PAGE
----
I Love You. The End.


In Ireland, they're calling this cocooning. In America, it's shelter in place. Quarantine. Extreme social distancing. Those terms say"hide in fear." Cocooning says "Just sit down a minute and have your tea," with the promise of emerging as something even more beautiful, without even saying so. Cocoon says butterfly. Shelter says hide. Ah, culture.

Today, another bright sunrise that, like cocooning, suggests hope. Sunrise says yes. Yes, every morning. Yes, always there but sometimes obscured by giant clouds of "no" or at least "probably not." Those clouds always pass if we wait long enough. Trapped as it is under 342 days a year of clouds (I made that up, but I think it's true), how has Ireland named this quaran-time with such optimism? The answer is obvious: leadership...  but let's leave that for now. I don't do politics. I do culture and meaning. 

So, I wake before sunrise every day, not with an alarm clock but with a pair of sneakers strapped into my brain. They lace themselves as I begin to open my eyes and they are fully in place to drag me to writing the moment my feet hit the floor. If I've learned nothing else here in my cocoon, it's that I value our morning time together. My only regret is that we can't sit together later and chat over the daily discussion prompts the universe happens to offer. I love to hear what you have to say and how you are feeling, and I am so grateful for the follow-up email and text conversations that we have sometimes, when you happen to have time to write back. And I apologize that by the time you write back, someone else is poking at my cocoon so I've moved out of morning listener into harried parent, and my brain is held captive in the Pokemon torture chamber until 5 am tomorrow.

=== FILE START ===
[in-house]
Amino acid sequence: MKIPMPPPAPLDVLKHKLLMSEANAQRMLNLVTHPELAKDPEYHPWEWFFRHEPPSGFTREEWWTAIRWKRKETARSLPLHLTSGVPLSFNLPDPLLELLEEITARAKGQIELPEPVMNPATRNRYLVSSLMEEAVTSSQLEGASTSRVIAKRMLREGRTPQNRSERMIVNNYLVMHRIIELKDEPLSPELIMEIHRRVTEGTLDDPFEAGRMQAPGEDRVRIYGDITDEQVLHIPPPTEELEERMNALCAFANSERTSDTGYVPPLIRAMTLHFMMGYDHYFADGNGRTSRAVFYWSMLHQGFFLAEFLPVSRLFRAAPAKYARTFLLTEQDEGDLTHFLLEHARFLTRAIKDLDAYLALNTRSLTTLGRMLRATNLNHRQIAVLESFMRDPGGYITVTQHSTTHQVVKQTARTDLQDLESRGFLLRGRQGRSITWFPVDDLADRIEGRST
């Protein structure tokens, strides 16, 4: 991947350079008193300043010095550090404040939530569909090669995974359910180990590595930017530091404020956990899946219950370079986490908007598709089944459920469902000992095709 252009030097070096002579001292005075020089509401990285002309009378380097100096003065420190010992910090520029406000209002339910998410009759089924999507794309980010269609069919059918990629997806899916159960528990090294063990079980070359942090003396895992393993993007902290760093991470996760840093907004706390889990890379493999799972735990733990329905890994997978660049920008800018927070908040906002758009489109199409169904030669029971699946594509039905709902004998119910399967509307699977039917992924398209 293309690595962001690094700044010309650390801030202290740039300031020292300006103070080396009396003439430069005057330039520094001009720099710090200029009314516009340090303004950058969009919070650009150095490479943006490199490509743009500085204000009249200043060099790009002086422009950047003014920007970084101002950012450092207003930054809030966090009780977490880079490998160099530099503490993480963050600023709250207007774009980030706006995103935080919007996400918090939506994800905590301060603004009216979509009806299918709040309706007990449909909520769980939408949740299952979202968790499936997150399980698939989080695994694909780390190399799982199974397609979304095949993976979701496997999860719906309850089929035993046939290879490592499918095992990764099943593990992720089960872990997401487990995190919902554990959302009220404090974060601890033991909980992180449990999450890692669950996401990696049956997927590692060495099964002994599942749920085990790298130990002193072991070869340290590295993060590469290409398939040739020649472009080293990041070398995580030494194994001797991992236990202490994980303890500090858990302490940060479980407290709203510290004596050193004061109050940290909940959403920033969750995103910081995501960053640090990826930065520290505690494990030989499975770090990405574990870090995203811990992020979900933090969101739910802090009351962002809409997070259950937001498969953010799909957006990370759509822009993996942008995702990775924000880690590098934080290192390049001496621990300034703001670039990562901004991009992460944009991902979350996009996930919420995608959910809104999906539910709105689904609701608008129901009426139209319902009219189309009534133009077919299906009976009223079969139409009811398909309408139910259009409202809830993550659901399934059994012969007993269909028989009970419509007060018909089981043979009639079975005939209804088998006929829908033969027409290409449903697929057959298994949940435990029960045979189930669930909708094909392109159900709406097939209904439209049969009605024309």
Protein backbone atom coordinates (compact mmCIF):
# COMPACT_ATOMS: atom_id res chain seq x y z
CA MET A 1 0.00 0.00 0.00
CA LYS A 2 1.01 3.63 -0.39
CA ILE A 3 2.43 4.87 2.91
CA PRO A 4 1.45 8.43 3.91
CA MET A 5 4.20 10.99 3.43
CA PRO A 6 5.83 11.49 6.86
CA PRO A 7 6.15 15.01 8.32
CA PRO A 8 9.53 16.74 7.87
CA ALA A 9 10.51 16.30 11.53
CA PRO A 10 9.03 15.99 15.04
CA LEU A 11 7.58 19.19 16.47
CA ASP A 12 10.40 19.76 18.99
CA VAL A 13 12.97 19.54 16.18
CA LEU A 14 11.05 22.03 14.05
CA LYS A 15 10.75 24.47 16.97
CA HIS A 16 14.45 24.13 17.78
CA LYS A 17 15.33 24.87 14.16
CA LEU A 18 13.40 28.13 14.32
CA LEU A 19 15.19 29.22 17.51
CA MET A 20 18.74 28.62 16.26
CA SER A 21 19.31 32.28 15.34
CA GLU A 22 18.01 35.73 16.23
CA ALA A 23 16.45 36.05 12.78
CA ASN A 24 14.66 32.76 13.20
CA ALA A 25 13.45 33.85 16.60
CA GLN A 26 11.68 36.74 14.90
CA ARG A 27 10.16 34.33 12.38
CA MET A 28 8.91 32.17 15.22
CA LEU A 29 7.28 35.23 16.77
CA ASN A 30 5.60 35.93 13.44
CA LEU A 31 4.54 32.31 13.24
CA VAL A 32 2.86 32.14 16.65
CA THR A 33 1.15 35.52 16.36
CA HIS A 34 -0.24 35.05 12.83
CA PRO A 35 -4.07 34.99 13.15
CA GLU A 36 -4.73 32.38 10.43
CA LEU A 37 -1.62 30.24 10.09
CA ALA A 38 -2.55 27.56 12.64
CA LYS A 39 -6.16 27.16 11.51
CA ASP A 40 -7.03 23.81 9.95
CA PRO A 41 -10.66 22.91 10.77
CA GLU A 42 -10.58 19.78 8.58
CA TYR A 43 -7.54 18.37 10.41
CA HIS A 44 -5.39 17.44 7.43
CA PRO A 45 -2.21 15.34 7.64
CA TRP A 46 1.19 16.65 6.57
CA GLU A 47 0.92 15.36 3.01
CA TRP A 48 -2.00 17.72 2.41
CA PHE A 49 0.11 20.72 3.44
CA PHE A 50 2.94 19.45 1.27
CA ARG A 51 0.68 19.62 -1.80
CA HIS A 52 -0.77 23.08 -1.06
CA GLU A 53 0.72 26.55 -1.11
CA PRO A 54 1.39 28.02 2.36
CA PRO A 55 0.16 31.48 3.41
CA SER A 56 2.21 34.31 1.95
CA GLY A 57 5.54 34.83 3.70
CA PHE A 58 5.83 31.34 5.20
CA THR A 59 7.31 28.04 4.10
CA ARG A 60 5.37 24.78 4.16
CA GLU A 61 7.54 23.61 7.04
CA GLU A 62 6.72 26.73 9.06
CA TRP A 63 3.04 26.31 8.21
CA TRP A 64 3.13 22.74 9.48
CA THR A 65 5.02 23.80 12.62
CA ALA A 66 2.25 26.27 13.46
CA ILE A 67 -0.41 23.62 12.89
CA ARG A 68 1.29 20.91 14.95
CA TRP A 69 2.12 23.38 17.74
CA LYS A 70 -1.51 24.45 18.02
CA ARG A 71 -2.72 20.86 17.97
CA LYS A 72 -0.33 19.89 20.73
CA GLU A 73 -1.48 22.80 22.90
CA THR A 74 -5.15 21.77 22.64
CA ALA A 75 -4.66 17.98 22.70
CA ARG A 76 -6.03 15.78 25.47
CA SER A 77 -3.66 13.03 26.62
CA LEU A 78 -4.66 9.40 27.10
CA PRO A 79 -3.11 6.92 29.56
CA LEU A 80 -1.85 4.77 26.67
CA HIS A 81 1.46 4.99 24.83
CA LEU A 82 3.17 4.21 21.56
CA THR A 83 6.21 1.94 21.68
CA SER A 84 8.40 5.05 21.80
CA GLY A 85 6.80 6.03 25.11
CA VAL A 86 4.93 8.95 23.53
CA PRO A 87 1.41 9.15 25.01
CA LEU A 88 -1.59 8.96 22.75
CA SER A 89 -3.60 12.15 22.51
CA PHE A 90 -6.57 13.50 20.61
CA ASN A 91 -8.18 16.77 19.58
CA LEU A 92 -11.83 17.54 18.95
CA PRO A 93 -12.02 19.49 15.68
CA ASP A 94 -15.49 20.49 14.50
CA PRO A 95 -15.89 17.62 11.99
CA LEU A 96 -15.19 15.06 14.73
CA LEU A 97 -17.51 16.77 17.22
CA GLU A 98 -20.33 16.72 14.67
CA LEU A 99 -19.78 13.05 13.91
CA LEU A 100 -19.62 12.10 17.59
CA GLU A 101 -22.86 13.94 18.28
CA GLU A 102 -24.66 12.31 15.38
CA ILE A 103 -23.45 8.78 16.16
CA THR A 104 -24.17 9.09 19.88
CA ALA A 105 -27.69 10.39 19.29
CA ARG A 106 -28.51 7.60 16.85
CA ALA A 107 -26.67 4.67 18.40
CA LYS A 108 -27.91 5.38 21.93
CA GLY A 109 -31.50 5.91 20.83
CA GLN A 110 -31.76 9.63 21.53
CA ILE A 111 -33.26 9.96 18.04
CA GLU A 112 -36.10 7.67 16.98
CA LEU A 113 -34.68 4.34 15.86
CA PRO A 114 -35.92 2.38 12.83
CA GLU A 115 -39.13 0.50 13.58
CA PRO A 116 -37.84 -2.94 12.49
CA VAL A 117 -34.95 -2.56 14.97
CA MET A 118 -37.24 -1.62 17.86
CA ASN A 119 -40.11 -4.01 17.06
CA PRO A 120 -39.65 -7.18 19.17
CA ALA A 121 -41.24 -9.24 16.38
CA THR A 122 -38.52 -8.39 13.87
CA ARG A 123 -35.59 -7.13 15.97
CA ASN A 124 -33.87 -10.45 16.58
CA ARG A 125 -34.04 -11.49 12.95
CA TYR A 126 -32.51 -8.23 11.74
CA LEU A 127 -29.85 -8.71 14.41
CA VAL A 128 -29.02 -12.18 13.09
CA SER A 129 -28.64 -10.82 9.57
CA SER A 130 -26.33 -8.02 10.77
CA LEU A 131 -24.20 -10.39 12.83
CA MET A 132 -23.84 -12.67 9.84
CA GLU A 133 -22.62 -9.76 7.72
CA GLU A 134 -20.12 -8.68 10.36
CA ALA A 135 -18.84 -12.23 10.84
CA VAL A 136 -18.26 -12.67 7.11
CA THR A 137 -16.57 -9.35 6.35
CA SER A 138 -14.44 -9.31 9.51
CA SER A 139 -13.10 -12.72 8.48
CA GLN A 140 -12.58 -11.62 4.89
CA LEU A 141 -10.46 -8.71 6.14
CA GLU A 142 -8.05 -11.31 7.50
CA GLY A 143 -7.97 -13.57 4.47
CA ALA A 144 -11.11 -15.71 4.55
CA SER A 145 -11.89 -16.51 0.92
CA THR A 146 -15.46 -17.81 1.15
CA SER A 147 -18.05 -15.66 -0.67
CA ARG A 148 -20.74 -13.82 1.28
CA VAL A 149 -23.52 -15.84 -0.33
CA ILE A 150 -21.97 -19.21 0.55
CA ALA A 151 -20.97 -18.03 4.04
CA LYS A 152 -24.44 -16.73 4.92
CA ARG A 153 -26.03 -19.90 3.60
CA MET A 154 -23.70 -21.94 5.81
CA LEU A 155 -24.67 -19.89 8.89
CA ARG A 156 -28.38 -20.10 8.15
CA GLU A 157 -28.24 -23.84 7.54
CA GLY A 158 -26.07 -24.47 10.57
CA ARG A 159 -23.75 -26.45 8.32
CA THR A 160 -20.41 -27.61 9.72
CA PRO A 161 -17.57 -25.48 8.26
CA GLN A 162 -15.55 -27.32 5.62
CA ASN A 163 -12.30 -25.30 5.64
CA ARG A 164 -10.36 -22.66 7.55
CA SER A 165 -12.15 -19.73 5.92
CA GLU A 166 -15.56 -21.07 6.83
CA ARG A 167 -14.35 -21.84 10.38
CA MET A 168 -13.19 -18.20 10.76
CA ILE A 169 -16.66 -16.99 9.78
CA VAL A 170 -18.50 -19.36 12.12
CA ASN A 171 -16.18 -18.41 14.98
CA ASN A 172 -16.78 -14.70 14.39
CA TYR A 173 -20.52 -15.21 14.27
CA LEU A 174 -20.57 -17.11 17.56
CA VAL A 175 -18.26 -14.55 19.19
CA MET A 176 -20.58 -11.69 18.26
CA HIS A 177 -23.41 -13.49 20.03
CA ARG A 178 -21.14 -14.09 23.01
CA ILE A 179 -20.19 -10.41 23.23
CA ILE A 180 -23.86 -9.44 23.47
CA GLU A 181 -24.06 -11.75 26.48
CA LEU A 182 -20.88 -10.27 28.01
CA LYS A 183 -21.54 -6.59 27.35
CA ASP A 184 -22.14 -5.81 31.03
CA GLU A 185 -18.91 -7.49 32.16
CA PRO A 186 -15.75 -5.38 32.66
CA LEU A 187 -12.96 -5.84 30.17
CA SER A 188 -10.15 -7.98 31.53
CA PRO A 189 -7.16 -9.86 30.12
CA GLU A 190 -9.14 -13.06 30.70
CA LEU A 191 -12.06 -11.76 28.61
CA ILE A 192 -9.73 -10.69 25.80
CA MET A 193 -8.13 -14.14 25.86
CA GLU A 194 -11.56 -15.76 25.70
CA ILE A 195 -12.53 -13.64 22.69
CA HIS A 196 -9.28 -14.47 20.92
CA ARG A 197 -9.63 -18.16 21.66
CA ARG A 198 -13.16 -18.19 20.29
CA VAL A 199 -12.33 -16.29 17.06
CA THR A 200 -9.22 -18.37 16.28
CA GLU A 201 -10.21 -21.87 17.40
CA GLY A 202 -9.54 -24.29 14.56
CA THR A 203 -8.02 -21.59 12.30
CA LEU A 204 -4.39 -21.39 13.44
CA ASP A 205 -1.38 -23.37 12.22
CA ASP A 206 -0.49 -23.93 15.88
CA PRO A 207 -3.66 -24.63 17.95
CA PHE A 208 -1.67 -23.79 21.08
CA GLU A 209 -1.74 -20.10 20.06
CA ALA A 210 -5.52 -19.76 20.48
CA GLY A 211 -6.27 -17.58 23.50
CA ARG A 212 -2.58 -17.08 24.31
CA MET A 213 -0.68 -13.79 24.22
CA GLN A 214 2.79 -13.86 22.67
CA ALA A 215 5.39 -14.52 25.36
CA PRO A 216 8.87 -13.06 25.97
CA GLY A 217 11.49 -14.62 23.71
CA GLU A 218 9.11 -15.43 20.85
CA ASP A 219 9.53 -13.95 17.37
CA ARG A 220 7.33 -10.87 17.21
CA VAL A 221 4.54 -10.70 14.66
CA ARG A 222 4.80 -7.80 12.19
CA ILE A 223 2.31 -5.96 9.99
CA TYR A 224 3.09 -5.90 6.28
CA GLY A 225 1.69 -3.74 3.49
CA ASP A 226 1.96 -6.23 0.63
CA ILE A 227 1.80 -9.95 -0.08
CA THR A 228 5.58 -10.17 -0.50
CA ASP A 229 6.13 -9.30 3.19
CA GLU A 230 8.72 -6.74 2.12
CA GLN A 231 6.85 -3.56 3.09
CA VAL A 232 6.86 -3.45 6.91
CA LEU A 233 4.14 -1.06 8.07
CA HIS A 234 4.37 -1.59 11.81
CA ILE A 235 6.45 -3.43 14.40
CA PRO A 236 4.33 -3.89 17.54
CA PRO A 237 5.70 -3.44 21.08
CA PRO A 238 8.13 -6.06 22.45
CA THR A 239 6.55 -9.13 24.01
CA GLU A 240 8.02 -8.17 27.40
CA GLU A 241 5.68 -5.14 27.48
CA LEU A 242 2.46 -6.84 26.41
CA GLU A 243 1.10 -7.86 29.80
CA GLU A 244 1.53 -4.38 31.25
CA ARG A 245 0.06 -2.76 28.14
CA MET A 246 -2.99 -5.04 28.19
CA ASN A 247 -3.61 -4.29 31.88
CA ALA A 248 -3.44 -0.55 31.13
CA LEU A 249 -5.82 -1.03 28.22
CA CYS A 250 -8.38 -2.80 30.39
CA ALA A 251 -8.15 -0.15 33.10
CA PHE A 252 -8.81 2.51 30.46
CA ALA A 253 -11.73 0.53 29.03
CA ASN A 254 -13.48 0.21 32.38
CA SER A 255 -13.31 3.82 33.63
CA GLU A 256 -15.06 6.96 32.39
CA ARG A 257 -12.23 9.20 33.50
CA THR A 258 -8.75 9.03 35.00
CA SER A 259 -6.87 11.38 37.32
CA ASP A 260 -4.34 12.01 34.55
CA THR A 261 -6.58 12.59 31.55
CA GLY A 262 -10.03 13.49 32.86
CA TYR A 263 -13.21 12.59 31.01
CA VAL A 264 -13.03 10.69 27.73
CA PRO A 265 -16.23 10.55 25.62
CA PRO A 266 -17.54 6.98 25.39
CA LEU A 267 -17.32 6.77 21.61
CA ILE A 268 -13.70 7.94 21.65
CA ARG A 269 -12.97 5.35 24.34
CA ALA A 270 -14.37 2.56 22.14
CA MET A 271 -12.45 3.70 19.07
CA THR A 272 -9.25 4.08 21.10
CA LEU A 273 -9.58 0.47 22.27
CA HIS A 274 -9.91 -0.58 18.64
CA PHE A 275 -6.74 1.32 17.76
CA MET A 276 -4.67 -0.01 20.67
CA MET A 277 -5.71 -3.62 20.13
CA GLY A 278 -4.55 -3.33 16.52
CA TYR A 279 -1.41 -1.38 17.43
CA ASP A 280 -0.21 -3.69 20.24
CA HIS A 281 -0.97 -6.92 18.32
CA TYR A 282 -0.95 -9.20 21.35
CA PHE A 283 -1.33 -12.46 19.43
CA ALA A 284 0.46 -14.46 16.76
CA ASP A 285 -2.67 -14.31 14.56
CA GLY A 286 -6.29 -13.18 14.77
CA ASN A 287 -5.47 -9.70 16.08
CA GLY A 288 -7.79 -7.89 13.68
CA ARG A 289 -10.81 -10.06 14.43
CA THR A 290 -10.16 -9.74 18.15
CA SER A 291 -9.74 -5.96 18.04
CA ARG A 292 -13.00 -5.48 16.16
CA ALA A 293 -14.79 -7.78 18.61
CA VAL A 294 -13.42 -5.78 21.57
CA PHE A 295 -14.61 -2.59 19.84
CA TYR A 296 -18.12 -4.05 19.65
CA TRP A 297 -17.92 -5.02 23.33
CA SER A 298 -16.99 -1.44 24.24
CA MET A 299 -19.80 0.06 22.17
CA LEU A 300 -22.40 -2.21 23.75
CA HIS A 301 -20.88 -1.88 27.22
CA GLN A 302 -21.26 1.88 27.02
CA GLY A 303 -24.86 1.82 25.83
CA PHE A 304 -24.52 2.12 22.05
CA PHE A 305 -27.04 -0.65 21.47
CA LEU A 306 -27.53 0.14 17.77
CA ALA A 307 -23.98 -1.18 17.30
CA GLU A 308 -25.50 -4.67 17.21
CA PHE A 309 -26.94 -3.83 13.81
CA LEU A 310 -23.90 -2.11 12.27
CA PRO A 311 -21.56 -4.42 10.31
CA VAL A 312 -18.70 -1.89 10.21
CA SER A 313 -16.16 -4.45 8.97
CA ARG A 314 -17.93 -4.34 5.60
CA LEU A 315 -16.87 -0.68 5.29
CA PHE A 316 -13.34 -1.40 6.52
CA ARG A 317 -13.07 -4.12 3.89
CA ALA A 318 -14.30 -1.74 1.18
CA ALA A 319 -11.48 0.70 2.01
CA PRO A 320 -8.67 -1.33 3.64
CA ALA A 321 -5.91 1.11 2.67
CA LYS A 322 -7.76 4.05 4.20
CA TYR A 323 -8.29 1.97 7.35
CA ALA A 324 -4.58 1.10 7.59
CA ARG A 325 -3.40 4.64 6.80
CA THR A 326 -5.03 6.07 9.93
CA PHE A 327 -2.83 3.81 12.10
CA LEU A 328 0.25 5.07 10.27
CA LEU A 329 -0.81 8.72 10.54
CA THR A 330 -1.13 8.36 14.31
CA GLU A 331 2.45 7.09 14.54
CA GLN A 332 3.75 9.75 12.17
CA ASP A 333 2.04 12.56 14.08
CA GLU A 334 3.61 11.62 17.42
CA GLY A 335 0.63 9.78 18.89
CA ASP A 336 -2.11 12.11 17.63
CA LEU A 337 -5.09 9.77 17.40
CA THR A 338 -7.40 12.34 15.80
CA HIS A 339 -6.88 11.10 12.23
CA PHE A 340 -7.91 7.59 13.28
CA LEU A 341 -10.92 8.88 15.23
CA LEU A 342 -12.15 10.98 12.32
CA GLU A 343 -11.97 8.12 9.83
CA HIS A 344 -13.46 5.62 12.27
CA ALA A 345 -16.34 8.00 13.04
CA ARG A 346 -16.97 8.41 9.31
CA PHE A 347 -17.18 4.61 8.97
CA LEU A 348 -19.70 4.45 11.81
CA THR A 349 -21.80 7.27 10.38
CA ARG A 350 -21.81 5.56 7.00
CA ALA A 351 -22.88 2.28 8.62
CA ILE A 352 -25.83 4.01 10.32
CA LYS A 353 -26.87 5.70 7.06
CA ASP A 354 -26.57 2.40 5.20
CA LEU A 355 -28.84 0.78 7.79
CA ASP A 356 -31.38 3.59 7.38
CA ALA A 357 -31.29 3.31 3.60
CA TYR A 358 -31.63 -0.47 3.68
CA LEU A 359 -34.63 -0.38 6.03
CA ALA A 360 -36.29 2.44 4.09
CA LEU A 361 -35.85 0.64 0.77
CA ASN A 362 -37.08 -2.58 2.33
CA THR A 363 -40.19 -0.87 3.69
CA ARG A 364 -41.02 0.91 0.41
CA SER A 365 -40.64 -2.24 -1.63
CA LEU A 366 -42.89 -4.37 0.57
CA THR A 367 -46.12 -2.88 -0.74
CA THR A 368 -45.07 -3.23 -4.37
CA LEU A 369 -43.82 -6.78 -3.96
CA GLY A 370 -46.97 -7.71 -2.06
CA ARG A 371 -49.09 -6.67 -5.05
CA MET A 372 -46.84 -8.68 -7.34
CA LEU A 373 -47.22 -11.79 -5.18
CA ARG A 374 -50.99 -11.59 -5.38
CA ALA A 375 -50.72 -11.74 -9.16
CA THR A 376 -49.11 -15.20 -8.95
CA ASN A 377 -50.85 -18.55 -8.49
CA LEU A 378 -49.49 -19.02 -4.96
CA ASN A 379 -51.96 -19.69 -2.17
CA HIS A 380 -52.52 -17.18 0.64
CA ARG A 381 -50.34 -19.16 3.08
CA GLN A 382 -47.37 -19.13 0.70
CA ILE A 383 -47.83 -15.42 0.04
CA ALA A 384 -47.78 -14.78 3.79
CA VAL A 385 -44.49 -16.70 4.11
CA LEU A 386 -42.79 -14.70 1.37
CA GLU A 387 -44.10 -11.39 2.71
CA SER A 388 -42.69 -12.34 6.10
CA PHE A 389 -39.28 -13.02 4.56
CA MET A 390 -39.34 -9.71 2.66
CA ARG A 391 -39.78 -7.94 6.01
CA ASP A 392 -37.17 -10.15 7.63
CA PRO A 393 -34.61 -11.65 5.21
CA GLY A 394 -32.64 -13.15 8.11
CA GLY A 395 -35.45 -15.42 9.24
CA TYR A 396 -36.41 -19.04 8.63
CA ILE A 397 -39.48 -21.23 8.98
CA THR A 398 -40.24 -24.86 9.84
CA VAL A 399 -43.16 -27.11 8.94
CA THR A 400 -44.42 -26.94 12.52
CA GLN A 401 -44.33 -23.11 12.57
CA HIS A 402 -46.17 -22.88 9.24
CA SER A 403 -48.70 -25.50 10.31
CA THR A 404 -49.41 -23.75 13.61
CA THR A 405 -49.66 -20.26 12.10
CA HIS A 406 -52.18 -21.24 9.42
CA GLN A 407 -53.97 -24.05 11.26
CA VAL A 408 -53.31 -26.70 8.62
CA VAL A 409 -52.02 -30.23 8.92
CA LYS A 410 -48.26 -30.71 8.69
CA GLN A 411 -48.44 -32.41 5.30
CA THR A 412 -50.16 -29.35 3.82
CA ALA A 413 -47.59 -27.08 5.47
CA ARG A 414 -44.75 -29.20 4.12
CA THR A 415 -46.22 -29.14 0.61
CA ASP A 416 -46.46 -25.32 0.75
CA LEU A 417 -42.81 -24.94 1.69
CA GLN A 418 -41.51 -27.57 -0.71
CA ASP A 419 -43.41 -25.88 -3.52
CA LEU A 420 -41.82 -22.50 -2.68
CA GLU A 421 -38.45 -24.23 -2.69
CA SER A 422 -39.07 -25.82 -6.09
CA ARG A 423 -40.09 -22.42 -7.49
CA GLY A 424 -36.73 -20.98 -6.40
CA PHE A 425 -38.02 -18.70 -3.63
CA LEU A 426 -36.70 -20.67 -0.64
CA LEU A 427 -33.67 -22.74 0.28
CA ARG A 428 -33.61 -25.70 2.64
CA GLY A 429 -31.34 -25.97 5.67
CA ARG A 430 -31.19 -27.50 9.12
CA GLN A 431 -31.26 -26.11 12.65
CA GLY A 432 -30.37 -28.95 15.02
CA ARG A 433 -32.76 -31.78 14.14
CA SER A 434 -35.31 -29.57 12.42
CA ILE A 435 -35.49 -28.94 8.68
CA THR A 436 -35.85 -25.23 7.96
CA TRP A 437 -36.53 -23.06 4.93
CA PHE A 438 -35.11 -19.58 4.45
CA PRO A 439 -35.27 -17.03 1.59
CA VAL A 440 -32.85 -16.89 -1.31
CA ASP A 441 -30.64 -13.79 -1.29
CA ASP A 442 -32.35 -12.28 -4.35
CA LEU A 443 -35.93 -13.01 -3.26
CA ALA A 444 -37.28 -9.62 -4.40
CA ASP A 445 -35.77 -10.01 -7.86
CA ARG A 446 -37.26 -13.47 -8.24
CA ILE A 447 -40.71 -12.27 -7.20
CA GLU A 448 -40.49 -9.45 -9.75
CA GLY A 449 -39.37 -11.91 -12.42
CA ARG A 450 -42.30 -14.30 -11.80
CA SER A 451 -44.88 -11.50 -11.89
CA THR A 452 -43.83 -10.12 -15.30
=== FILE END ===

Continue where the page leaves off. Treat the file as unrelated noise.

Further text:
My friend said he has been called a "reluctant parent." Everyone loves their children, of course. You remember parenting, right? Parenting is tough, unless you're trapped in a 10x10 jail cell with a five year old boy and a young teenage girl, in which case your life is a dream. Another friend shared yesterday that the only people she knows who are thriving in cocoon are those couples without children. This is where I chuckle out loud. It's because those people don't have to homeschool. And referee. And pour apple juice. All day. Tough, but we can thrive anyway, and we do. Matt Damon is cocooning in Ireland with his wife and three kids, with a private teacher. He said Ireland in cocoon is a fairytale. Sure it is. Because he's not the one fighting to force a five year old to watch a seven-minute video about persuasive writing. He's fine.

We're fine, too, actually. But fine has no comedic value.

I love you. The end.

Ireland, one balmy July day, 2019.











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